Management proposed last offseason to institute a 20-second pitch clock, allow one trip to the mound by a catcher per pitcher each inning and raise the bottom of the strike zone from just beneath the kneecap to its pre-1996 level at the top of the kneecap. The union didn't agree, and clubs have the right to impose those changes unilaterally for 2018.

Players and MLB have held initial bargaining since summer, and MLB chief legal officer Dan Halem said this week he would like an agreement by mid-January.

"My preferred path is a negotiated agreement with the players, but if we can't get an agreement we are going to have rule changes in 2018 one way or the other," baseball commissioner Rob Manfred said Thursday after a quarterly owners' meeting.

Nine-inning games averaged a record 3 hours, 5 minutes during the regular season and 3:29 during the postseason.

Corey Kluber beats Chris Sale for American League Cy Young

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Corey Kluber beats Chris Sale for American League Cy Young

Max Scherzer heard his name and thrust his arms in the air, shouting and smiling big before turning to kiss his wife.

Corey Kluber, on the other hand, gulped once and blinked.

Two aces, two different styles - and now another Cy Young Award for each.

The animated Scherzer of the Washington Nationals coasted to his third Cy Young, winning Wednesday for the second straight year in the National League. He breezed past Los Angeles Dodgers ace Clayton Kershaw, drawing 27 of the 30 first-place votes in balloting by members of the Baseball Writers' Association of America.

Kluber's win was even more of a runaway. The Cleveland Indians ace took 28 first-place votes, easily outpacing Chris Sale of the Boston Red Sox for his second AL Cy Young.

Scherzer yelled "yes!" when his award was announced on MLB Network, a reaction in keeping with his expressive reputation. He showed that intensity often this year, whether he was cursing under his breath like a madman during his delivery or demanding - also with expletives - that manager Dusty Baker leave him in the game.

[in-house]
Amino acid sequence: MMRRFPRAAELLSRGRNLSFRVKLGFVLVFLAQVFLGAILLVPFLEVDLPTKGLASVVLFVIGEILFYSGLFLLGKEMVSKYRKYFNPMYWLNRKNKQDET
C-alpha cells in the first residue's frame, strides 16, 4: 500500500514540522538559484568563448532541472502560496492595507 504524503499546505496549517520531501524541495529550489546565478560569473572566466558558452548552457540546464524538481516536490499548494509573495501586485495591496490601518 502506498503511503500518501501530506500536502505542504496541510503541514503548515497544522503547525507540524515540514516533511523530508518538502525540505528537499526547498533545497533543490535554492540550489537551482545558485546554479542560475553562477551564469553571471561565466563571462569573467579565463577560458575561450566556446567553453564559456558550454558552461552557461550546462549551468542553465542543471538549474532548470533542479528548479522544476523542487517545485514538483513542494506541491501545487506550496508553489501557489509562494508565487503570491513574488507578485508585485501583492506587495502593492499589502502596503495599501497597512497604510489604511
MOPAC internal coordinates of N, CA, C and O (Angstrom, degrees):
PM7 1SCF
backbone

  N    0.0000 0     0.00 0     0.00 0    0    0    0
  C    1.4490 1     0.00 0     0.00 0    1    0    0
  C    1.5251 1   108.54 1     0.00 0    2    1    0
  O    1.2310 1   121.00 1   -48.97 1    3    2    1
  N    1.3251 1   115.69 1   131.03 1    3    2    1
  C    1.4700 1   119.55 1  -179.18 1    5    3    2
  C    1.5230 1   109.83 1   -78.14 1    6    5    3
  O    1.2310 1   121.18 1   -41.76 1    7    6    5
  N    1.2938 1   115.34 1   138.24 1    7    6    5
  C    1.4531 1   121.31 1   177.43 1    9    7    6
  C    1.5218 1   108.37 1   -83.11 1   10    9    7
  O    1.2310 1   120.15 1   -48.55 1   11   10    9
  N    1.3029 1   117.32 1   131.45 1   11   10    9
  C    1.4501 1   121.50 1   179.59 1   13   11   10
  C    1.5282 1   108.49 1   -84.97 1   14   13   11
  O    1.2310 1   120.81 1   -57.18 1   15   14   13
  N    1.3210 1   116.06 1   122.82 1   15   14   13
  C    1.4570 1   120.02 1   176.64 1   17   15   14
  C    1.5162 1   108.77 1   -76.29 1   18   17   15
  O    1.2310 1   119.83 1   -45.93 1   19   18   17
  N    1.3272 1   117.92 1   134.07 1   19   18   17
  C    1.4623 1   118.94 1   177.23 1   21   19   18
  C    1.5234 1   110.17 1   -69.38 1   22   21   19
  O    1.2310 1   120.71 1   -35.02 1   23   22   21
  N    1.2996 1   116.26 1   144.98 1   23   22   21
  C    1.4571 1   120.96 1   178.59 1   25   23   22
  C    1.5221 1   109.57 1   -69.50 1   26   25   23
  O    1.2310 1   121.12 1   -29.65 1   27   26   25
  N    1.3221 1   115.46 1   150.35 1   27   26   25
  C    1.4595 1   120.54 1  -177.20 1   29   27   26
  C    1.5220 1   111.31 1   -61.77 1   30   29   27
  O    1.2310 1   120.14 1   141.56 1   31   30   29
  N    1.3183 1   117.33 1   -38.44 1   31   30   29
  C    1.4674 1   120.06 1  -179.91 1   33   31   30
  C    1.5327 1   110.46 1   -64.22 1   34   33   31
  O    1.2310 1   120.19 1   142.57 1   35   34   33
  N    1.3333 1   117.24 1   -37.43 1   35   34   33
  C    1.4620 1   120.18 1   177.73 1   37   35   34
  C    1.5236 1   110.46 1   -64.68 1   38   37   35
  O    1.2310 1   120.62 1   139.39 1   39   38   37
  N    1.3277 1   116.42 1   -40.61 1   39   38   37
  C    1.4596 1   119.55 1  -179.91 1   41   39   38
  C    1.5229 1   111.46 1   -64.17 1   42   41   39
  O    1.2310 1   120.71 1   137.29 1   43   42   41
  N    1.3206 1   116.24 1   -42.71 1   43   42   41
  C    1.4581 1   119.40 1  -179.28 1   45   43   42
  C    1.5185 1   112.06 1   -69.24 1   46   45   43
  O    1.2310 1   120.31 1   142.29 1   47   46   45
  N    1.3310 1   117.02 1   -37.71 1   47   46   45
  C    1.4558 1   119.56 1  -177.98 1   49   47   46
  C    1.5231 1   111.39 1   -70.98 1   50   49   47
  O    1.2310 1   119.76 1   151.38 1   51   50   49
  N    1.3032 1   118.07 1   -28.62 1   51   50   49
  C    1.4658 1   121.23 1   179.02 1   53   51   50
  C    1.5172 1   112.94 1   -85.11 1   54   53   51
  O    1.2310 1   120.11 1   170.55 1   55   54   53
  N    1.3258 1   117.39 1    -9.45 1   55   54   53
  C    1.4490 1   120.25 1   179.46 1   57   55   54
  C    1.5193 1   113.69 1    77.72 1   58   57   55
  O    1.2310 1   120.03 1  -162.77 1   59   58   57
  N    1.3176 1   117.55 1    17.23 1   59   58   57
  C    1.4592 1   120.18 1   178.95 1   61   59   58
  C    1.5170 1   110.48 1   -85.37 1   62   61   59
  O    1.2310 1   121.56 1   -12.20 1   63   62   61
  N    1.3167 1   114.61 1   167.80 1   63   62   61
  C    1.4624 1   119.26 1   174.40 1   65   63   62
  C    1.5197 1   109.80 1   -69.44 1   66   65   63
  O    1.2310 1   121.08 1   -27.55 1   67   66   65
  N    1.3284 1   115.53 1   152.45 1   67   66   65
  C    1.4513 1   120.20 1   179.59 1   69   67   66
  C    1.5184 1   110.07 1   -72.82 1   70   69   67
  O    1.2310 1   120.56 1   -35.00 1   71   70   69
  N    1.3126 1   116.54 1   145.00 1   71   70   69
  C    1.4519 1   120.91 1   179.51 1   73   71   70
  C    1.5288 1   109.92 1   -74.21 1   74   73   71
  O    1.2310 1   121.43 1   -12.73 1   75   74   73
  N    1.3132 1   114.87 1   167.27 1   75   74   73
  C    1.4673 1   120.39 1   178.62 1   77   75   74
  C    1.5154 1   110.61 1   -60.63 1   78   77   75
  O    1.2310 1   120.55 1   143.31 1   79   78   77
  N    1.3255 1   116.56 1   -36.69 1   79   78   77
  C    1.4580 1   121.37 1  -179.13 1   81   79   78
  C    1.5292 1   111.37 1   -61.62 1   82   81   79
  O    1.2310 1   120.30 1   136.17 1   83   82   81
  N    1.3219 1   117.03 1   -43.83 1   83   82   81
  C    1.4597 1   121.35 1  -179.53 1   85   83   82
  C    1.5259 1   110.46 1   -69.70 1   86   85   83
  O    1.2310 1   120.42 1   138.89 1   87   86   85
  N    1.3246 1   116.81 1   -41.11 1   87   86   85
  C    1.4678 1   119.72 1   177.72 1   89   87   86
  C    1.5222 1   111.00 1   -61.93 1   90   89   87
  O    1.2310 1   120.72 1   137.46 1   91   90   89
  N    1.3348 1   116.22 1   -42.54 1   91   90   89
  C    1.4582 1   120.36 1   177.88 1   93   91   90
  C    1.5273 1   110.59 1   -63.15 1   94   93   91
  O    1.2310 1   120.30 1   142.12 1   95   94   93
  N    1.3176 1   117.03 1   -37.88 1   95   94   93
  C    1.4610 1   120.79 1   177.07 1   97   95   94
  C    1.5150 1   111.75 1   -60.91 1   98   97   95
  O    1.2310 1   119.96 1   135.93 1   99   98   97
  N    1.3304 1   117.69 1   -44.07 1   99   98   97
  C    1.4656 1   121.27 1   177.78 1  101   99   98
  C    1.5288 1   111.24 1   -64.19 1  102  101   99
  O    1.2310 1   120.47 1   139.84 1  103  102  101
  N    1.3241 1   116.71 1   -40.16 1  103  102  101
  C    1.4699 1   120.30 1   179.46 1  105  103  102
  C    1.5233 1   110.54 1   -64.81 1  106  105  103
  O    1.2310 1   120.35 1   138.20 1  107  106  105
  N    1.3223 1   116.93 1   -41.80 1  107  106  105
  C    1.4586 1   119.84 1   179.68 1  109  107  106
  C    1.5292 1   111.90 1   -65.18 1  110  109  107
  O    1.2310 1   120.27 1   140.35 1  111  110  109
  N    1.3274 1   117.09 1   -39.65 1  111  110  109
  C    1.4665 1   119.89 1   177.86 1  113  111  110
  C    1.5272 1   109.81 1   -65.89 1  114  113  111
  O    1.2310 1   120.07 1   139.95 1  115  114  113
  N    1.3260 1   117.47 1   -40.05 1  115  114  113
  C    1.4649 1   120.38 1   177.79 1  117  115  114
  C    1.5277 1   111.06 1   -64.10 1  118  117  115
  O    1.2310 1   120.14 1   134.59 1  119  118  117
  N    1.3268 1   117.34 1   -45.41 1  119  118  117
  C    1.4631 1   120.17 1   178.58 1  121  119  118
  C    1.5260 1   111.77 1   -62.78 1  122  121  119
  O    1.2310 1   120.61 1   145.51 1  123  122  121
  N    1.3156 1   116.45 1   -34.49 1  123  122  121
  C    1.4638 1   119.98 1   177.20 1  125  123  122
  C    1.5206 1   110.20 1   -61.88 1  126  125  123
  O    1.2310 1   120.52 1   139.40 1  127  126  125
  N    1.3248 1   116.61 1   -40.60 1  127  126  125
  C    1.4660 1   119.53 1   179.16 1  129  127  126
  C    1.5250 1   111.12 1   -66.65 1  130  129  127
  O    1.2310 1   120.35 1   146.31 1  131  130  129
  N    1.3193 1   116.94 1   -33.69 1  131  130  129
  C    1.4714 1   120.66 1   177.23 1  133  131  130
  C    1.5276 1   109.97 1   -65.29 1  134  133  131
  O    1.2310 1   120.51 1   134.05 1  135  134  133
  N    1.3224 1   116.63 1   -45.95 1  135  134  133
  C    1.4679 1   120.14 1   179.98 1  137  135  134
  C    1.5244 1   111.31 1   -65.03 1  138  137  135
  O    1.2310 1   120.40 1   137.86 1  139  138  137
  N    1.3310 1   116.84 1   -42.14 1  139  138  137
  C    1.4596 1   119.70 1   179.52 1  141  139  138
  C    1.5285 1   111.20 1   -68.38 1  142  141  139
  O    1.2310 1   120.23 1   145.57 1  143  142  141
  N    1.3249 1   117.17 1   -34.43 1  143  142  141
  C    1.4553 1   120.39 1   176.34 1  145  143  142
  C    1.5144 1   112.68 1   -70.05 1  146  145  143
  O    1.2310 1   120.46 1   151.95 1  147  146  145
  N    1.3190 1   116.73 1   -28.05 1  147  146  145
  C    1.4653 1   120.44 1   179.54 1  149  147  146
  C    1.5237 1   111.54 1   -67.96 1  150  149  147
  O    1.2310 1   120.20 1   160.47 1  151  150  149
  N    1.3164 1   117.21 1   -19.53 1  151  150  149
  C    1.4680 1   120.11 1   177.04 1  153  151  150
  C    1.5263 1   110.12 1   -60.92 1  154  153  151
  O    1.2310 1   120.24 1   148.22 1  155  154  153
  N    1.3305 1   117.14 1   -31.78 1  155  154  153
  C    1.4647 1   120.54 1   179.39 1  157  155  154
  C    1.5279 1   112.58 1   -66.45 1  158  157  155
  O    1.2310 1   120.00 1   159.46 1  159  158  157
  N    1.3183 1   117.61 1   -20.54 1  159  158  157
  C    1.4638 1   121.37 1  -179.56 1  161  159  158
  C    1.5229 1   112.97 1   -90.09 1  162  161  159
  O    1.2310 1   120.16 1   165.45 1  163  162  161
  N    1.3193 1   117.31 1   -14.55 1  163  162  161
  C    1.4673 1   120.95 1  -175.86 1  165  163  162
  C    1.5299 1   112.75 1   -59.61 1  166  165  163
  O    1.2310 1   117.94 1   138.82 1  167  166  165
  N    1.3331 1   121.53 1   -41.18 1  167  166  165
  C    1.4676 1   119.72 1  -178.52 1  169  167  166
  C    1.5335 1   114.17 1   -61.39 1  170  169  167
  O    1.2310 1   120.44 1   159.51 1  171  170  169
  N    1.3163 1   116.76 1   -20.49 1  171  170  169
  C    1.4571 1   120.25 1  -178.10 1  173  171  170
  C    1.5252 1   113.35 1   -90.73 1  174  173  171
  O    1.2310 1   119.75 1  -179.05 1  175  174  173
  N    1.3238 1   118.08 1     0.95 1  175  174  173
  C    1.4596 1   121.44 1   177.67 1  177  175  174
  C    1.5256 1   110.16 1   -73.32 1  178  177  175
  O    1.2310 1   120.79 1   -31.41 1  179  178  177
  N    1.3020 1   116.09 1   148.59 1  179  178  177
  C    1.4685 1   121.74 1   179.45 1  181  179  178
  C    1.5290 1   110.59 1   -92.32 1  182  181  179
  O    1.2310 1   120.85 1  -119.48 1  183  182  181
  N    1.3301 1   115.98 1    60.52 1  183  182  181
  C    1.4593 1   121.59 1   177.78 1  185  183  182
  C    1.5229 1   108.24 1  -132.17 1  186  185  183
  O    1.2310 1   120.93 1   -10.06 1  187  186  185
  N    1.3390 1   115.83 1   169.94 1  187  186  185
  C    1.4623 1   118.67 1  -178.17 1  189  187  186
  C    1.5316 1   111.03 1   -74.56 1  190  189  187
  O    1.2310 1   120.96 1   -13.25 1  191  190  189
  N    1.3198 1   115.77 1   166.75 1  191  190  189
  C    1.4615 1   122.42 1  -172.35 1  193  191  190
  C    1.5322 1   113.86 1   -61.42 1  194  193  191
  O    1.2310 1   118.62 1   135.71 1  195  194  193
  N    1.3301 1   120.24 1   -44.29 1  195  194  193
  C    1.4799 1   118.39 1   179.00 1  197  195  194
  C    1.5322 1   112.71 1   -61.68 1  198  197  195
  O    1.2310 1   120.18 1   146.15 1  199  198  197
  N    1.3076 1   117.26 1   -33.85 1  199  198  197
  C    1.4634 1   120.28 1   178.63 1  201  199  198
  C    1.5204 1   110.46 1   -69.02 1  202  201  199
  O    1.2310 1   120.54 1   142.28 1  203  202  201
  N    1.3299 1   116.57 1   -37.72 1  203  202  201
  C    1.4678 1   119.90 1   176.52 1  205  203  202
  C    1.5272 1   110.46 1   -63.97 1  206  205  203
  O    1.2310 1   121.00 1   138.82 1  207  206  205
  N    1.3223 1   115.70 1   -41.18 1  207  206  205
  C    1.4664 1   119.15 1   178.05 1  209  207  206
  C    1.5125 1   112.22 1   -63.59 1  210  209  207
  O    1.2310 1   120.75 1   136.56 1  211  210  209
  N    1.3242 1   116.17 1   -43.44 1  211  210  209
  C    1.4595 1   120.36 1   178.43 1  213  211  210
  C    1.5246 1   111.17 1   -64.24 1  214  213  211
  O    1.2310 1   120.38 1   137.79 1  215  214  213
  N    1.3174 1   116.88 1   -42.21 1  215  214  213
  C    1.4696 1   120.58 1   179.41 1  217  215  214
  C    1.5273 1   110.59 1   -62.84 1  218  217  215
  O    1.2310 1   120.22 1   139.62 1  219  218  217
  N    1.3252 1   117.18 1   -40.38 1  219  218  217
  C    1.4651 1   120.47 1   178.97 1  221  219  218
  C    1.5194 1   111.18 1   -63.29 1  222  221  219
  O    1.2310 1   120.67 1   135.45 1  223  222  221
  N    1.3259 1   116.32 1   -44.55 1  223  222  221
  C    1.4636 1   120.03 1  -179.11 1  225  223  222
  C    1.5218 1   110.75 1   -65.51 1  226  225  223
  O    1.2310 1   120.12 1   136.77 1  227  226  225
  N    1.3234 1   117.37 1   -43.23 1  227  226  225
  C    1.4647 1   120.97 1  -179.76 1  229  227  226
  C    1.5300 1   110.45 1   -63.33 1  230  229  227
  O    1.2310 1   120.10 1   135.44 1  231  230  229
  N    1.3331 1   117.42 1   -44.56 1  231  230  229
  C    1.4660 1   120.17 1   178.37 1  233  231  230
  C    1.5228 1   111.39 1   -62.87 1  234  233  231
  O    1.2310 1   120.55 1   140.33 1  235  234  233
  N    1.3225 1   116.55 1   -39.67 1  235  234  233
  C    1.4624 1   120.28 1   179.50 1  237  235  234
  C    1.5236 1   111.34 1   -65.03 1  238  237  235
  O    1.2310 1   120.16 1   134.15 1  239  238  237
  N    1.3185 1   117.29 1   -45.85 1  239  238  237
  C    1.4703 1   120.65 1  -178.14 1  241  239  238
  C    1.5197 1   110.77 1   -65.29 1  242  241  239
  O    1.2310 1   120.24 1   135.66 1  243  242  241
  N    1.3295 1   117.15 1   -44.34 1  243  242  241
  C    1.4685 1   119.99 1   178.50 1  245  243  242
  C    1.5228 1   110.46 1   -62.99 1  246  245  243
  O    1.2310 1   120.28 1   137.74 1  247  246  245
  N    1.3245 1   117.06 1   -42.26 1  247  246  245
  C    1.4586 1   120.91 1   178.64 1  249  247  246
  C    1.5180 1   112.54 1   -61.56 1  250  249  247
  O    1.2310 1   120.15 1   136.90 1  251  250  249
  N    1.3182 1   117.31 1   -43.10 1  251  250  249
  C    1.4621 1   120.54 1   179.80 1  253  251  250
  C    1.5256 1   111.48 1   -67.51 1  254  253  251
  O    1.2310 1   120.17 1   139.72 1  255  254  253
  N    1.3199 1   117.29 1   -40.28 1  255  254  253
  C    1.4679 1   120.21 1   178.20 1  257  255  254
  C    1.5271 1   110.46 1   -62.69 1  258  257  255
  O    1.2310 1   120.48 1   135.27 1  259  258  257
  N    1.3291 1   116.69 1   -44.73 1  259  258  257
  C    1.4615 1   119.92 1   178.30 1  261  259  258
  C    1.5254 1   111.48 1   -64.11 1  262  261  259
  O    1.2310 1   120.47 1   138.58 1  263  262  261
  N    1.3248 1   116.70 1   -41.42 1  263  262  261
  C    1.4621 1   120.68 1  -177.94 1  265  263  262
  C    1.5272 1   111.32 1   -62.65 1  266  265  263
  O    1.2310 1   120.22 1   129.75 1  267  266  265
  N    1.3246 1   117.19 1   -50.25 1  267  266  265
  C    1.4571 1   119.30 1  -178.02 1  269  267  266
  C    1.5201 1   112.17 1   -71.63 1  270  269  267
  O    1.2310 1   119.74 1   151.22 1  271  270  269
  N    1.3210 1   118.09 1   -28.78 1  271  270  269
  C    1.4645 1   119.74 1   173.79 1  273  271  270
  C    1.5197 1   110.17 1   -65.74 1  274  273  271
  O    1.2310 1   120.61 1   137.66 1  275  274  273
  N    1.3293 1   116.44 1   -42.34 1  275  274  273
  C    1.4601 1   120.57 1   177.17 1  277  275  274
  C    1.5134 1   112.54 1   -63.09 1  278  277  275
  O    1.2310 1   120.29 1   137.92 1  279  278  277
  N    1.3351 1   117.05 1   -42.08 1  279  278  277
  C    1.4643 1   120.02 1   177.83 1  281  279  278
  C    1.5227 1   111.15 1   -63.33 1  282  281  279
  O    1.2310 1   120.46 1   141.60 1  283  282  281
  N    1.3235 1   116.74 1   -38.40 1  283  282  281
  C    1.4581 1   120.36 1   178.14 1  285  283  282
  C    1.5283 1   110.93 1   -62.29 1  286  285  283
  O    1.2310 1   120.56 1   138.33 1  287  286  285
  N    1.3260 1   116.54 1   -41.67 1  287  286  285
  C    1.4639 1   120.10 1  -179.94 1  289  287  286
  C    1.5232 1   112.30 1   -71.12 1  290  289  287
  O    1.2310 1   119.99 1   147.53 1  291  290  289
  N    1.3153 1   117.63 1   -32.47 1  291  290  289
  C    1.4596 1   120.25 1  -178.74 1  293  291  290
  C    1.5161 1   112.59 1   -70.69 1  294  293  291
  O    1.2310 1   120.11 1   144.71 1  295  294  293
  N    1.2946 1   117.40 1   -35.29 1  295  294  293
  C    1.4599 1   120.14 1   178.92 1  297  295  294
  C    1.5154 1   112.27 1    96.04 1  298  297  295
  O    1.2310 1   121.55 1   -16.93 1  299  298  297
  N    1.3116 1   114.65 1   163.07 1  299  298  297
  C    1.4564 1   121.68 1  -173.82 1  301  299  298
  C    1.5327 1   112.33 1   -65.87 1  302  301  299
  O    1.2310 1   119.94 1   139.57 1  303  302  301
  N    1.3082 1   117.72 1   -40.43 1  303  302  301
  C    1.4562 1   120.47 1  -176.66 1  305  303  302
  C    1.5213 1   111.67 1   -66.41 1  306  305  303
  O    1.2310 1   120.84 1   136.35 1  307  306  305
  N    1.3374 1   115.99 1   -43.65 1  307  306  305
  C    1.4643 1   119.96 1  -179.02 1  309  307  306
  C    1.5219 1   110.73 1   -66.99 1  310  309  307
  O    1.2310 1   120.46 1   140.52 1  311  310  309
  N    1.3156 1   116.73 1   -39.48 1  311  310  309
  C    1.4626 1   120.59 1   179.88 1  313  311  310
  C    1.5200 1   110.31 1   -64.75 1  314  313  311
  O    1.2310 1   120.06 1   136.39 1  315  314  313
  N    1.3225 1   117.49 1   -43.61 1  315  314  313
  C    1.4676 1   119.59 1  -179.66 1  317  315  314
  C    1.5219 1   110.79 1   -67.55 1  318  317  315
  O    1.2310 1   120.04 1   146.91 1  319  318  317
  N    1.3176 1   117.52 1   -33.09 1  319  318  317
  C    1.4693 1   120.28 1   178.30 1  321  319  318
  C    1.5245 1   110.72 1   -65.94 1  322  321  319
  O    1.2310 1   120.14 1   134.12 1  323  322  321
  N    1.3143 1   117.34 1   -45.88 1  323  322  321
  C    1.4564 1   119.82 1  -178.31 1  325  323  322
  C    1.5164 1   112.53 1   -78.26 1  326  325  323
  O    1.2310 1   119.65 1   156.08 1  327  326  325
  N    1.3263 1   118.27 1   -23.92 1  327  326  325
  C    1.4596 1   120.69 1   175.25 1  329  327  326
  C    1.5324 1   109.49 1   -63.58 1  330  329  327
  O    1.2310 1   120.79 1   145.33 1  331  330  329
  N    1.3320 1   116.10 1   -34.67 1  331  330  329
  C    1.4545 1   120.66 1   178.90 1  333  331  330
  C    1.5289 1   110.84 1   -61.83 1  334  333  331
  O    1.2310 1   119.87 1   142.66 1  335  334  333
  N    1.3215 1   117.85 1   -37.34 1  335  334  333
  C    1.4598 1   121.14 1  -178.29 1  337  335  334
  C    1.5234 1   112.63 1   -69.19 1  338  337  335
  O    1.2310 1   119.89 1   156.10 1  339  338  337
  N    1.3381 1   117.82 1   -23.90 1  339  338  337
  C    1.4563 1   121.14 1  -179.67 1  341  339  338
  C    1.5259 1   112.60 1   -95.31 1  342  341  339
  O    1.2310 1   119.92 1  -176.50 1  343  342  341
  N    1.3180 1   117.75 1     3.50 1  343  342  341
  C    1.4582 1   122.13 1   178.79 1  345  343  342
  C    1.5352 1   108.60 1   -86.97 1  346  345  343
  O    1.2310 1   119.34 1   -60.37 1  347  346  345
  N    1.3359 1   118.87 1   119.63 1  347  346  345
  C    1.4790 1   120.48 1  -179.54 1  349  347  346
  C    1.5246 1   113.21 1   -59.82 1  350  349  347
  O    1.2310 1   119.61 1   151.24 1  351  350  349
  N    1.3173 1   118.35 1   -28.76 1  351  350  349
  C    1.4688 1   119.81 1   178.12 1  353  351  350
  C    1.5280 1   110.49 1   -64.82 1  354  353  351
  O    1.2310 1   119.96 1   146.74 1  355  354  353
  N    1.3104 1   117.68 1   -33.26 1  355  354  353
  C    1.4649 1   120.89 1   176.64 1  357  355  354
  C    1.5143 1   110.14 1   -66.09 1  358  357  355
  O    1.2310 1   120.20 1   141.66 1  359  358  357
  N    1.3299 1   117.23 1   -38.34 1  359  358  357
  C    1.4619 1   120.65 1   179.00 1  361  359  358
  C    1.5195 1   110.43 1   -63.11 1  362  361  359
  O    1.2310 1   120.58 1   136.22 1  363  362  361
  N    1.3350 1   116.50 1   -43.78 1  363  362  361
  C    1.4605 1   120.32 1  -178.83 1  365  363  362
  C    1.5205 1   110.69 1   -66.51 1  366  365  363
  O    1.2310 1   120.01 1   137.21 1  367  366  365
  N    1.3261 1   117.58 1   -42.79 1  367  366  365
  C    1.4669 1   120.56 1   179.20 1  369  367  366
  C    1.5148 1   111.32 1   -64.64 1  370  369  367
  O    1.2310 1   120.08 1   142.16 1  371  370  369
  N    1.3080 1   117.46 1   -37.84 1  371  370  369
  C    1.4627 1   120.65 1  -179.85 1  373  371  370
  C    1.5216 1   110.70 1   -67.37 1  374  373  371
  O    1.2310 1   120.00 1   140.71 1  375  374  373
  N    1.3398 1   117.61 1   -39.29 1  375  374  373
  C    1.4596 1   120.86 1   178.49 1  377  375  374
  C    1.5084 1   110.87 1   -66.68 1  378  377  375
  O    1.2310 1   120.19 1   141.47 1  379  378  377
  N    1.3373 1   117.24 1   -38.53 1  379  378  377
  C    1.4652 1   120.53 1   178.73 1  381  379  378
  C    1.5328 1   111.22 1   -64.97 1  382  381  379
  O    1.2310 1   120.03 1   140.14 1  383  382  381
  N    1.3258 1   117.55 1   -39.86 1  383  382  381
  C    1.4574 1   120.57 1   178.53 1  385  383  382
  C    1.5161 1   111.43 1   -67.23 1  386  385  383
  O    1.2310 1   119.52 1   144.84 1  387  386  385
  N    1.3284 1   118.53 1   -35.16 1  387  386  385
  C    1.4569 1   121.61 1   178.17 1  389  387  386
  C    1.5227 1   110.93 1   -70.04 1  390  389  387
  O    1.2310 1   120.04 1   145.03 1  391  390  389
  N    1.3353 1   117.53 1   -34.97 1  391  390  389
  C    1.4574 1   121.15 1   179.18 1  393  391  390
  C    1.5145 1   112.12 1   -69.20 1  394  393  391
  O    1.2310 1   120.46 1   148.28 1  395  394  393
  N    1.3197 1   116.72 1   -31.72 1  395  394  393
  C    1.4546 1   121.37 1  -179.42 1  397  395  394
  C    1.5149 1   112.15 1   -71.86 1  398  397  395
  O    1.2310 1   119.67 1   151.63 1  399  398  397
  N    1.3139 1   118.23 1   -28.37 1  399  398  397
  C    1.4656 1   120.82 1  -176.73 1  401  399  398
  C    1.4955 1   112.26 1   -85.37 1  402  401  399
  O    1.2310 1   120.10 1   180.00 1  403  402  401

Just a little different than the pitcher they call "Klubot." Kluber was stoic as ever when announced as the AL winner. He swallowed hard but otherwise didn't react, only showing the hint of a smile moments later when answering questions.

Not that he wasn't thrilled.

"Winning a second one maybe, for me personally, kind of validates the first one," Kluber said.

Scherzer's win moves him into rare company. He's the 10th pitcher with at least three Cy Youngs, and among the other nine, only Kershaw and Roger Clemens aren't in the Hall of Fame.

"That's why I'm drinking a lot of champagne tonight," Scherzer said.

Scherzer earned the NL honor last year with Washington and the 2013 American League prize with Detroit.

"This one is special," he said. "When you start talking about winning three times, I can't even comprehend it at this point."

Scherzer was 16-6 with a career-best 2.51 ERA this year. The 33-year-old righty struck out a league-leading 268 for the NL East champion Nationals, and in an era noted for declining pitcher durability, he eclipsed 200 innings for the fifth straight season. He had to overcome a variety of ailments to get there, and Washington's training staff was high on his thank-you list.

"Everybody had a role in keeping me out on the field," he said. "I'm very thankful for all their hard work."

Kershaw has won three NL Cy Youngs and was the last pitcher to win back-to-back. He was 18-4 with a league-best 2.31 ERA and 202 strikeouts. This is his second runner-up finish. Stephen Strasburg of the Nationals finished third.

Kluber missed a month of the season with back pain and still easily won the AL award over Sale and third-place finisher Luis Severino of the New York Yankees. Kluber led the majors with a 2.25 ERA, and his 18 wins tied for the most in baseball. He added to the Cy Young he won with the Indians in 2014 and is the 19th pitcher to win multiple times.

The 31-year-old Kluber was especially dominant down the stretch, closing out the season by going 11-1 to help Cleveland win the AL Central. He and Minnesota's Ervin Santana tied for the major league lead with five complete games - nobody else had more than two. Kluber also led the majors with 8.0 wins above replacement, per baseball-reference.com.

Kluber and Scherzer both had rough outings in the playoffs. Kluber gave up nine runs over two starts in an AL Division Series against the Yankees, and Scherzer blew a save in the decisive Game 5 of an NL Division Series against the Cubs.

Scherzer said he couldn't even watch the League Championship Series, although he did tune in for the World Series.

"That will eat at me this whole offseason," he said.

Voting for the awards was completed before the postseason began.

The final BBWAA honors will come Thursday when the MVP awards are announced in the AL and NL.